So I want to take you back to 2007, and tell you about the epic journey that my wife and I had through the health system…
Now the stereotype of pregnancy is that it is a wonderful, happy time, and of healthy, glowing expectant mothers. Well, not so much.
When my wife was pregnant with our two beautiful children, she suffered from a terrible condition called hyperemesis gravidarum. Severe nausea and vomiting during pregnancy. But this wasn’t just morning sickness. She was violently nauseous and bed-bound for almost the full 9 months. She would vomit between 10 and 30 times a day. It turned our lives upside down.
During the first pregnancy she gave up work at 5 weeks pregnant as she couldn’t physically work any more. She was hospitalised for the first time at 8 weeks. We had to move house at 10 weeks as her hyper-olfaction meant that she couldn’t tolerate the smells of our (fortunately rented) federation house, and went to live with her parents for a couple of months while we worked out what to do.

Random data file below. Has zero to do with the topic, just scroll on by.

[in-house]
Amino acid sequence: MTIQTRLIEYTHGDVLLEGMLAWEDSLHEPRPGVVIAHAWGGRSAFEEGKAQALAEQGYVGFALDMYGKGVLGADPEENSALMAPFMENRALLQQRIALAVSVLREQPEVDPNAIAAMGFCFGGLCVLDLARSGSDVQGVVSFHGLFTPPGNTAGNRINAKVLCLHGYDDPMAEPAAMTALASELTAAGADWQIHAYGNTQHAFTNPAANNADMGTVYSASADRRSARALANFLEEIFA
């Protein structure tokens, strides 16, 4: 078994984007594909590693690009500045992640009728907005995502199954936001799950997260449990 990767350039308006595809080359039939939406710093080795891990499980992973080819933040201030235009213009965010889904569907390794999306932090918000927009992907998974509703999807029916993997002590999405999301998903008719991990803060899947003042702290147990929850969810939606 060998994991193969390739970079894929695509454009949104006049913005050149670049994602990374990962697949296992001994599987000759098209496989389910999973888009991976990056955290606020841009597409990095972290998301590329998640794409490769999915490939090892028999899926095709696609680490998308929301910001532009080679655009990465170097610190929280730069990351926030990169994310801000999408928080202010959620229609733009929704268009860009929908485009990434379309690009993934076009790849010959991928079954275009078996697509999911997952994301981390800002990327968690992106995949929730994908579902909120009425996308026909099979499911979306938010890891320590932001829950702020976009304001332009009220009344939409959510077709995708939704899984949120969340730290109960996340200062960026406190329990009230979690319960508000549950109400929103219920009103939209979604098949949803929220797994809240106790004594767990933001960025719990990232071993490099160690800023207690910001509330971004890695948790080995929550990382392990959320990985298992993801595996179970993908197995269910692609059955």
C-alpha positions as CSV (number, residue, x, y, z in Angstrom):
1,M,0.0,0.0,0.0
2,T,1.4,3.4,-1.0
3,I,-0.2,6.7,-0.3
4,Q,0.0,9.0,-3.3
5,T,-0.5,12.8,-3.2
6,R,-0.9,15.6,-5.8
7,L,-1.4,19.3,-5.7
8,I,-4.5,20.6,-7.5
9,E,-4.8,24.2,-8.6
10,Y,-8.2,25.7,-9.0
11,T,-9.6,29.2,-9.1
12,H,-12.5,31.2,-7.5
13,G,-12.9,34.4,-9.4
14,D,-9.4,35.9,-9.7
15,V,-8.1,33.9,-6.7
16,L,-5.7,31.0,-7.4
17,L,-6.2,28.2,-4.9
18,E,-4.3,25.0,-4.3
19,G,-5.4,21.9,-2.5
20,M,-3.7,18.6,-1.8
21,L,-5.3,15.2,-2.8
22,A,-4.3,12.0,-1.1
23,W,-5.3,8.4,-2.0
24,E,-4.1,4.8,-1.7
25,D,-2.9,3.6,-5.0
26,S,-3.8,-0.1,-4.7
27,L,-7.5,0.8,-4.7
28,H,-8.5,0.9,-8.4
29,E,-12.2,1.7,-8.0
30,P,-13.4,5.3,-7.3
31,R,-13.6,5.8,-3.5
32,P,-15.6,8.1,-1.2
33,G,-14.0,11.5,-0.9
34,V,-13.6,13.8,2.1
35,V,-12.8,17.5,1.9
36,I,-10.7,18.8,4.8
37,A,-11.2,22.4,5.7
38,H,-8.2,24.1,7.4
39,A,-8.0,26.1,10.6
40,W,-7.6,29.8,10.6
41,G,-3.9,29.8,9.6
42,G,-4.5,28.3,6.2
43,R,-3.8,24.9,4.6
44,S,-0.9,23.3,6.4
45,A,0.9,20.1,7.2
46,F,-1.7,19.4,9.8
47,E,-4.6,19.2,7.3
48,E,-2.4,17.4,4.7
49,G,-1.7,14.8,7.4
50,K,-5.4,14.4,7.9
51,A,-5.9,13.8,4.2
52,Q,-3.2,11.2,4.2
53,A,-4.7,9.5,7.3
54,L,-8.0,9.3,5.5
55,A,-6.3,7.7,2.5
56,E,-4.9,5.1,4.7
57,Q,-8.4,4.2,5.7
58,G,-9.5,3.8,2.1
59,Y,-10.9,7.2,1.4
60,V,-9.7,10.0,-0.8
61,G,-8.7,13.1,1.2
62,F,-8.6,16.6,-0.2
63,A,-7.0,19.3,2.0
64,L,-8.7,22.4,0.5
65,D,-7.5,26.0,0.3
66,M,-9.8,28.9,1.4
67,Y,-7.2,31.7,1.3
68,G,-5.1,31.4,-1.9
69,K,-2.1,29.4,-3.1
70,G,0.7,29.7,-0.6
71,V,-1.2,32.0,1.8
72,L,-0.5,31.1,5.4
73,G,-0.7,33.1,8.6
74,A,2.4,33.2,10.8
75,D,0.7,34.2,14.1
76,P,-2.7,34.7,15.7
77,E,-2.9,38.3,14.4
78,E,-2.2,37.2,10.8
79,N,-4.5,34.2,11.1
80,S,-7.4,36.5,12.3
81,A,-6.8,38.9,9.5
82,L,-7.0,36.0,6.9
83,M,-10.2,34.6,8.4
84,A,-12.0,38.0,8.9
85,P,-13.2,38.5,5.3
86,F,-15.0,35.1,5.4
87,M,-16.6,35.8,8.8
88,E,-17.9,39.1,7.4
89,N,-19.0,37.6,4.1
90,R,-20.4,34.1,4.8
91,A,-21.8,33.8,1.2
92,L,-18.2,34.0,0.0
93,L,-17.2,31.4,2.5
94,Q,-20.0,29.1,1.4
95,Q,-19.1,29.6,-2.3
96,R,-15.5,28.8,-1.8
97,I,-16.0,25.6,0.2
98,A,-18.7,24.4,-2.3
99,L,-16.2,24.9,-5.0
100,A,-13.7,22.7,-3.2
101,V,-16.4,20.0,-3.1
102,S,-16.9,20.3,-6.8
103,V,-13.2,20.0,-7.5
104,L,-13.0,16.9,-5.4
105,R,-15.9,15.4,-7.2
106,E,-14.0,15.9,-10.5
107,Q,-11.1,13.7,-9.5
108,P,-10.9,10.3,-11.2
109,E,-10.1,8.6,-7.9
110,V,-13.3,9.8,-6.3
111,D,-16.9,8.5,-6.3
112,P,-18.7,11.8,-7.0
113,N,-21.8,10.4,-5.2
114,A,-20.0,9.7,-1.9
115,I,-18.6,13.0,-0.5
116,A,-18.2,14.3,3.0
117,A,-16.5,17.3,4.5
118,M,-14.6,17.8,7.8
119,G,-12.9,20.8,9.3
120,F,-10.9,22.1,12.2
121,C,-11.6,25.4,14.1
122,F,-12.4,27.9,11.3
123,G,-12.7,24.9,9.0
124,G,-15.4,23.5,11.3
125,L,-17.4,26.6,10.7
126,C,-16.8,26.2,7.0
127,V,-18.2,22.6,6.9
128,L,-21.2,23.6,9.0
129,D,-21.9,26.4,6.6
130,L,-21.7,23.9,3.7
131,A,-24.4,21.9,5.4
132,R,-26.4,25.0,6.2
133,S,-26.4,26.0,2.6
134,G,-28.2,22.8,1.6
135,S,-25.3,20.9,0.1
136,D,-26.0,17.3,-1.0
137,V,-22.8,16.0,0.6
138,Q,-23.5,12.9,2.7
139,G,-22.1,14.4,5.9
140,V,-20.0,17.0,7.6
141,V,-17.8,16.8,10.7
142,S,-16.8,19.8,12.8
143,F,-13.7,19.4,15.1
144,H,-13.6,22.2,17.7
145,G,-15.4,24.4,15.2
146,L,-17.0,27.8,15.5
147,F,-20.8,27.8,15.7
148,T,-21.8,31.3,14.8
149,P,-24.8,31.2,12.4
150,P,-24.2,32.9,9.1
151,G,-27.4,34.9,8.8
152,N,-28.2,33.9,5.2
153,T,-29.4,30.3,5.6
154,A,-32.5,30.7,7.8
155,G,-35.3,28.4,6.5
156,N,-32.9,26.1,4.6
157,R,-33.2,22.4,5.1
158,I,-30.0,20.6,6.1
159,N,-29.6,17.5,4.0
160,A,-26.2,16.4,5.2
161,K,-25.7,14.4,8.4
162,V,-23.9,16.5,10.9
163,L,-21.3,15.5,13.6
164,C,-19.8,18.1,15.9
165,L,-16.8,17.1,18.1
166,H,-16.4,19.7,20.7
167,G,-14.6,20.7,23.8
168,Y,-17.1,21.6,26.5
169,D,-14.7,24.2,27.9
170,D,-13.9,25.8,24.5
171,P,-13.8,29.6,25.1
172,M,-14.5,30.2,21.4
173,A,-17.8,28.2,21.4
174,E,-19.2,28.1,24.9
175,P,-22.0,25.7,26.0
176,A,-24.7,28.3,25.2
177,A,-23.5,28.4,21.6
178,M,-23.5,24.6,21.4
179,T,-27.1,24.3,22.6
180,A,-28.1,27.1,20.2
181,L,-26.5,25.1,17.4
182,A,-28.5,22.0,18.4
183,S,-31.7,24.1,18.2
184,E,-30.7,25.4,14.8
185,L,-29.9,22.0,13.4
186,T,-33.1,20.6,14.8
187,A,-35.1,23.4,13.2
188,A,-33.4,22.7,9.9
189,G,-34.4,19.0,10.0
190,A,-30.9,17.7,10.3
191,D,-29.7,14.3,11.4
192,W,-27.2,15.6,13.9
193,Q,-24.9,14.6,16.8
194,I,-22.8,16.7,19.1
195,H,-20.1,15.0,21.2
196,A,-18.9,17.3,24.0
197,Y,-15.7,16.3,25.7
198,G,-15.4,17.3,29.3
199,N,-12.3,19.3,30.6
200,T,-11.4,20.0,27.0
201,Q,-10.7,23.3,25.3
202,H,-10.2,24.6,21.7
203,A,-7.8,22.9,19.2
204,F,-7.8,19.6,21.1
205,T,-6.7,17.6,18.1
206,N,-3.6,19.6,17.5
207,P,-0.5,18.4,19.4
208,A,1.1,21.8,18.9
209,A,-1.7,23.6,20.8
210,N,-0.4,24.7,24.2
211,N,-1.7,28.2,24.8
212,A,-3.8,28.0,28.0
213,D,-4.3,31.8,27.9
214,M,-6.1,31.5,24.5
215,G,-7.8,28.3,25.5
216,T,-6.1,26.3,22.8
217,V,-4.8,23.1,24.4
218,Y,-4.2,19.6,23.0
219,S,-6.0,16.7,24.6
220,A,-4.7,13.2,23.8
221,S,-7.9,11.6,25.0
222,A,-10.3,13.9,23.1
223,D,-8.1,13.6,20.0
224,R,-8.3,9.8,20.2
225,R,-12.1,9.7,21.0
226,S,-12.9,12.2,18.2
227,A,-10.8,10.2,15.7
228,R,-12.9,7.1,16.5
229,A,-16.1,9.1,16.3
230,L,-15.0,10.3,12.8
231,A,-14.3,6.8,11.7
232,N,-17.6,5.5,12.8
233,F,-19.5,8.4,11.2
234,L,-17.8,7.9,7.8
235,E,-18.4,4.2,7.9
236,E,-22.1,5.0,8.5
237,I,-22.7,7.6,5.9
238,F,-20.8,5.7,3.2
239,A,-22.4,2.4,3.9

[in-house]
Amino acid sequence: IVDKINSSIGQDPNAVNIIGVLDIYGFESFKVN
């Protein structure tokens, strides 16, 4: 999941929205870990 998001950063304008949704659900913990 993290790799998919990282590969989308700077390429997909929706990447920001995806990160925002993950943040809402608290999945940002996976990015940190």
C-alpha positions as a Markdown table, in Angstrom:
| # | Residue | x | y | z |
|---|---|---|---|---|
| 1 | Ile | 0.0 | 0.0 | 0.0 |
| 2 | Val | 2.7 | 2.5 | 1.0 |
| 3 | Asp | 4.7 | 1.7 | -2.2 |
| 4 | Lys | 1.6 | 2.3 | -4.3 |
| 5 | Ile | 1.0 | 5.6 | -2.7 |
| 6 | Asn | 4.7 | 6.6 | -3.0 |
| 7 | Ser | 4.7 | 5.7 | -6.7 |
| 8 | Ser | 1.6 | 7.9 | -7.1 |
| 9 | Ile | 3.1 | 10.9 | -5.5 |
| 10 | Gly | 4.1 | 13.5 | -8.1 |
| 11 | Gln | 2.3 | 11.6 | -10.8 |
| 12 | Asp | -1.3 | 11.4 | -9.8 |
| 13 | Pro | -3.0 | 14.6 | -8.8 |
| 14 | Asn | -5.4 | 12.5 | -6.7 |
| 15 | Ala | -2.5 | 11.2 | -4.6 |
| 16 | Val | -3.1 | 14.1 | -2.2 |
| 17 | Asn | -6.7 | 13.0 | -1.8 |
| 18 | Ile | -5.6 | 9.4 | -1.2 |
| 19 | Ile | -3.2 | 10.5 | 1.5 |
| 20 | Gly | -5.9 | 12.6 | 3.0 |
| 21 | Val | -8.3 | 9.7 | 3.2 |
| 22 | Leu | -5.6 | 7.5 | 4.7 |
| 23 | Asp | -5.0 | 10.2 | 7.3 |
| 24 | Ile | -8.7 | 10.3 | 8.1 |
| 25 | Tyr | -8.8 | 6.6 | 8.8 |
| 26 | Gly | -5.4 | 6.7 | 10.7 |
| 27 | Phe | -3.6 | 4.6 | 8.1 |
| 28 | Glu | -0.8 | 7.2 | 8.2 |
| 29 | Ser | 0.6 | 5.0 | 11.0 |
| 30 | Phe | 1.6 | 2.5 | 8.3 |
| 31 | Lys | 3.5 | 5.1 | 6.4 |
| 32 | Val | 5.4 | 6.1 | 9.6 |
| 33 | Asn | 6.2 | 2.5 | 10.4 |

Over the course of the pregnancy she was hospitalised about 15 times, for anything between a day and a week. She would deteriorate to the point where she would be vomiting every 10 minutes, and I’d take her to hospital. It was a horrible, miserable experience for her, and a stressful one for me as her carer. You know you’re a frequent flyer when an obstetrician says to you “I don’t know you but I have heard of you”.
My wife’s GP was compassionate, but the condition escalated so quickly that most of our interactions were directly with the hospital. And they did a great job – I don’t have a bad word to say about the care that was delivered to us. But it was a hard time. It was confusing. It was emotional. We didn’t know what was happening to us.